We present ourselves at 8am at the Iranian border but they only open an hour later. It’s bank holiday today, custom officers are probably having a late morning. We’ve been told the Iranian side of the border was quick compare to the Turkmen one but we’re stuck there for 2 hours! New comers are stacking their passport on top of ours. When it's finally our turn, the officer looks at us for a very long time and asks a lot of questions. Ben’s picture doesn’t help, he has very short hair and is shaved. Nothing to do with his long blond surfer type of hear and his beard! As we pass the bridge that separates the two countries Sylvie removes her scarf as soon as we pass the Iranian flag and shouts with triumph and relief, finally… On the Turkmen side, we are greeted by two young soldiers doing their military service. They are quite relaxed; and are playing with their sniffer dog that checks the trucks before crossing the border. The office is rudimentary, a room with dirty white walls and a concrete floor. You can easily imagine prisoners being tortured by the communists 50 years ago. Fortunately, we are only asked to sign a couple of papers, pay 13$ (we only get a receipt for 10$ though!), and put all our bags through the X-ray machine. It could take 15 minutes but the administrative stuff is very slow and we are released only 2 hours later. We can’t complain; it took some cyclists 6 hours, as they searched through their bags. Once outside, we find ourselves facing a large and arid plain ... Welcome to Turkmenistan! No road signs, but we manage to get to Sarakhs, the border town. Houses scattered in the middle of the desert, there is an impression of arbitrary: why a village here in the middle of nowhere? For those who have seen the movie “Central Station”, it is like the village at the end! Jean-Marc and Olivier are leaving us, they will attempt to cross Turkmenistan (550km) in 5 days including today and it’s already 14 PM. Unfortunately we cannot even try as Sylvie has hurt her knee on the road to Sarakhs so we will take a bus to Mary, 180km away, which leaves us with a 100km a day for the next 4 days. Easier said than done, there are only taxis! The drivers are optimistic "The bike will fit no problem." We don’t want to take two separate cars and even if we did the bikes wouldn’t fit. Finally, one of the drivers comes back with a friend of his that has a mini-van; now that’s better! But very expensive! We don’t really have time and they know we are stuck so the prices are very high, we have to pay 70$ (including 10$ that goes in the first driver’s pocket) but at least everything fits in, the bikes, the trailer, the bags and the 2 little cyclists. The road is in a very poor condition, the driver always has to avoid the holes! We pass many cotton fields; the intensive culture is responsible for drying out the Aral Sea. The hotel in Mary is very cheap (2$ a night) but very close to disgusting: no showers, there is no water in the toilets which are therefore stinking, the iron beds are distorted, the mattresses are just simple blankets, and the sheets are dirty, or at least what is left of them. Let’s not even talk about the food... Welcome to Turkmenistan! Fortunately, we met a very nice young Turkmen couple. They do not speak English but signs are enough to communicate. They offer us a large plate of sweets and biscuits. That lifts our spirits, especially Sylvie who was dreaming of a nice shower! Mary is a big city for Turkmenistan; the city is really strange, broad avenues nearly empty, 2 floors buildings quite spaced out... It looks like a city too big for its population. It feels like Disneyland, all the public buildings are massive, constructed in a combination of rococo and modern style, with loads of marble, glass window, gold etc. The theatre in particular is extravagant compared to the houses: white columns, marble staircase, an architecture that seems borrowed from another country, another era. But this is nothing compared to the capital Ashgabat. Women are walking in beautiful long and colourful traditional dresses. Some wear a scarf but more as a fashion accessory. We are relieved not to see these black veils again. We leave the next morning for our 4 day desert crossing adventure. We stop after 30 km in Bayram Ali. Cries of joy, we found a store... but virtually empty! Ben manages to find 2 cans of sardines, some spaghetti and two packs of pyrianiki (Russian type of biscuits). A little further, there is a bakery. There is a very long queue but a lady asks us how many bread we want, we say only one" She starts pushing everyone and here we are with a big hot bread before everyone else. When then cycle to the ancient city of Merv, capital of the Seldjouk empire, some people think it could have inspired the thousand and one nights tales. Unfortunately our picnic turns into a nightmare. Swarms of kids run towards us, touching the bikes, asking questions, shouting, and taking pictures. We decide to leave, Ben is holding the opened sardines’ tin in one hand, and the steering in the other. We end up eating on our bikes on the side of the road... Can’t wait to get back in the desert! There is not much left of Merv, a city once prosperous but often destroyed by jealous neighbours. It still remains a very beautiful and interesting site. As we stopped for water, an old man stops behind us. His truck is full of watermelons and insists on giving us one. We explain that it would be too heavy for our bicycles but far from being discouraged, he takes out his knife and cuts the watermelon so that we can all share the juicy melon! A little further on the road, a car slows down and a man gives Ben a large and warm bread, yummy... It’s often like this in Turkmenistan, people are very generous, and some cyclists have even reported people giving them money! We are finally in the desert, a scenery that will follow us during the next three days: sand dunes as far as the eye can see and small bushes desperately trying to cling to it. The combination of headwind and succession of climbs and descents means we only cycle at 15km/h. There are small villages every 40 to 60km but there are a bit off the road and we do not go through them. The railway runs along side the road and several freight trains pass during the day. We try to stop at a checkpoint thinking it would be safe to put up the tent there but the guard asked for 200$! It was hard not to laugh! We realise we cannot trust the police anymore like in Turkey or Iran. It’s a former USSR country after all. So we decide to stop in a small café on the side of the road, it’s a bit scruffy and there are only men, mainly truck drivers and workers, so Sylvie is a bit stressed out. But they are very nice and accept we put up the tent on their terrace. As we leave the next morning, we start to be in the mood, the monotonous landscape is relaxing. Here, nobody shouts at you, asks you to stop or to take a picture. There is no traffic, no pollution, but a beautiful blue sky, it’s so peaceful. It’s amazing how you mind can switch quickly to adapt to the environment... We stop in a small family run café for lunch. Three girls are doing the laundry, the mother is cooking and the son is serving. We did not see the father. We gobble up some delicious ravioli filled with meat and onions. We also take a lot of water as there is nothing before Repetek 60km away. As we start pedalling Sylvie realises that her rear derailleur cable is damaged. This morning, it was slightly damaged but not that much, and we did not think it would go that fast so Ben decides it is better to change it. Ben is very pissed off as we are on a very tight schedule to cross the country and we can’t go too fast because of Sylvie’s knee. Finally, he changes the cable very easily. It takes a bit more time because one of the strands remained stuck in the sheath. A truck driver gives us a little grease to put on the cable. In the meantime, Sylvie leaves a message in the guestbook. There are only messages from cyclists, who else would stop in the middle of the desert? They do not know what they are missing! In the evening we fall short by 7km (due to the cable of course :op), the sun is already too low. As it’s too dark, we decide to stop a truck, there’s loads of them working on the road. They look like the toy trucks we had when we were young. The driver is happy to help us. He climbs in his dumper (which is at least 3 meters high) and grabs the bikes, trailers and bags at arm's length. As soon as he starts driving, we look at each other very worried. It seems there’s no suspension on these trucks apart from the driver’s seat. Every time the truck falls into a hole we feel for the bikes, are they going to stay in one piece? We finally arrive at the café, it’s the same as usual, full of truck drivers and workers, it’s just twice as big and it looks like the boss knows how to deal with cyclists… As soon as he sees the bikes, he asks us to move them to the back to avoid the curious eyes of the thirty truckers. We sit on a small wooden platform, a little bit on the side, but that’s better for us. Some drunken guys still manage to bother us with loads of questions. Someone brings us two cups of coffee. Maybe to excuse the drunken guy who repeated at least 50 times that Turkmenabat is 60km east ... The boss offers us to sleep on the platform, it is rather comfortable. We wake up at 6 am with pop music blasting loud. It’s mostly Turkish and Iranian songs and the nostalgia puts us in good spirits. We get on the last part of the desert, we feel a little sad, it's already ending. We ride singing all the French songs we can remember. We actually decide to install mini-speakers on the bike as soon as we can! Getting into Turkmenabat takes 15 km. The road is in poor condition and the buildings of the suburbs are in poor condition with their dirty and decrepit façades. The choice of hotels is very limited and, as Ben puts it, it is an official scam. The receptionist shows us the tariffs (set by the government), a column for Turkmen people and one for foreigners: $ 5 against $ 20 for a bed in a 3-bed dorm. There are times when we really regret the locals are not travelling, they would know how it feels. After a tough negotiation, Ben manages to get us two beds in a brand new hotel. Sylvie would have slammed the door long ago! In the meantime, she keeps an eye on the bikes. A bunch of children come but these are different. The oldest make sure the little ones don’t touch the bicycles and explain them how these strange machines operate. Sylvie relaxes and starts chatting. The oldest two are thirteen and seem to symbolize the country's ethnic mix. Murat is tall with black hair and dark skin, while his friend Sergei, a little blond guy, is a real quicksilver. They ask all sorts of questions in a good English, they speak better than most Turkmens we met! They kindly help us to push the bikes in the hotel, if all children were like them! Bad luck, the water is not working in our room. We stay in a 3-bed dorm. Instead of giving us a double room for the same price, they open another room so that we can shower. Two dirty rooms but we assume they fear the government too much to deviate from the procedures. We leave a mountain of sand in the tub, this is the first time the water turns black when we shower ... 6 days without a shower, hum! And now, at last, a real meal! But prices are relatively high and they want to charge us even sugar! It's really because we needed a shower that we stopped. We leave without regrets the next morning. Fortunately, we met lots of nice people on the road and we have very good memories of Turkmenistan and Turkmen... It also pushed our boundaries. A year ago, crossing Turkmenistan was a big question mark, we even thought of taking the bus! A few months ago, we were anxious when there was more than 20 km between villages. But then, we discovered it was not so difficult to drive without a village in sight for 60 km ... Sylvie also discovered that she could manage without a shower for 6 days. But she finds it more difficult than carrying water for 60 km!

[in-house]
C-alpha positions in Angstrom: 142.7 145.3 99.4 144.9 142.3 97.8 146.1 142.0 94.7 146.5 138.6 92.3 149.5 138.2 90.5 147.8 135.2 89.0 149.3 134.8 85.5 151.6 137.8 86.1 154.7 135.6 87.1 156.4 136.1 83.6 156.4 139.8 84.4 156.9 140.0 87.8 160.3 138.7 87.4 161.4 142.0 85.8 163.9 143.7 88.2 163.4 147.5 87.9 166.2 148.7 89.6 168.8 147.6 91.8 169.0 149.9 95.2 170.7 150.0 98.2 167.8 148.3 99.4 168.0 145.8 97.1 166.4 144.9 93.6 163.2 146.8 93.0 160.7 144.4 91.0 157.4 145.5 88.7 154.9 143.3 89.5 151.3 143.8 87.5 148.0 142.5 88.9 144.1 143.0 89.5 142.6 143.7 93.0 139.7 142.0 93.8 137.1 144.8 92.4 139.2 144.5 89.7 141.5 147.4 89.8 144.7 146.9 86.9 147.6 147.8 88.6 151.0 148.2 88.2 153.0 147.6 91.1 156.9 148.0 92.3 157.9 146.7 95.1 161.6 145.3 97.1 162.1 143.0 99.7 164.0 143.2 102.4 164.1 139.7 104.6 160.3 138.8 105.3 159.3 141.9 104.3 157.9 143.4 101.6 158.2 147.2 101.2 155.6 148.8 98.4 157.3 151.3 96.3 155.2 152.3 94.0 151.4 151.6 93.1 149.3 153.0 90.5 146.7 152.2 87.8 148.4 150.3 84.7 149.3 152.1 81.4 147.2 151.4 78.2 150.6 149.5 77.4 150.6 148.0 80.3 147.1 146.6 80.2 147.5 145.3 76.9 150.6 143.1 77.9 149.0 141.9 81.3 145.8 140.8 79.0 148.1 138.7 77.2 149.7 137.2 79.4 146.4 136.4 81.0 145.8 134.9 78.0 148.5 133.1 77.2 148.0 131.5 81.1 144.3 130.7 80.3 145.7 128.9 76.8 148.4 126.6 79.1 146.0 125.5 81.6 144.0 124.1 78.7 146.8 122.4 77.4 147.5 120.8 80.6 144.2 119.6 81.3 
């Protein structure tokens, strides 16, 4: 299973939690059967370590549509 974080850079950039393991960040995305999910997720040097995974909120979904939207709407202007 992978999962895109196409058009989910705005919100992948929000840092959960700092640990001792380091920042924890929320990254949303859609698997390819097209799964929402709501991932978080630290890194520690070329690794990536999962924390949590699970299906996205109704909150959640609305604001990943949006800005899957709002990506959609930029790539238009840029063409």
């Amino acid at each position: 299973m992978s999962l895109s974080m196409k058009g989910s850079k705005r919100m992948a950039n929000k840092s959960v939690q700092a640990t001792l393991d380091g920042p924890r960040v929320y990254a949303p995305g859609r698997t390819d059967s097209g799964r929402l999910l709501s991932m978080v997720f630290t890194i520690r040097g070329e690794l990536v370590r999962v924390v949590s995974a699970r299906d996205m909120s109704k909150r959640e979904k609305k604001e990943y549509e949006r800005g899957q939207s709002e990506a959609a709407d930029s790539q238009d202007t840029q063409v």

Publié dans Turkmenistan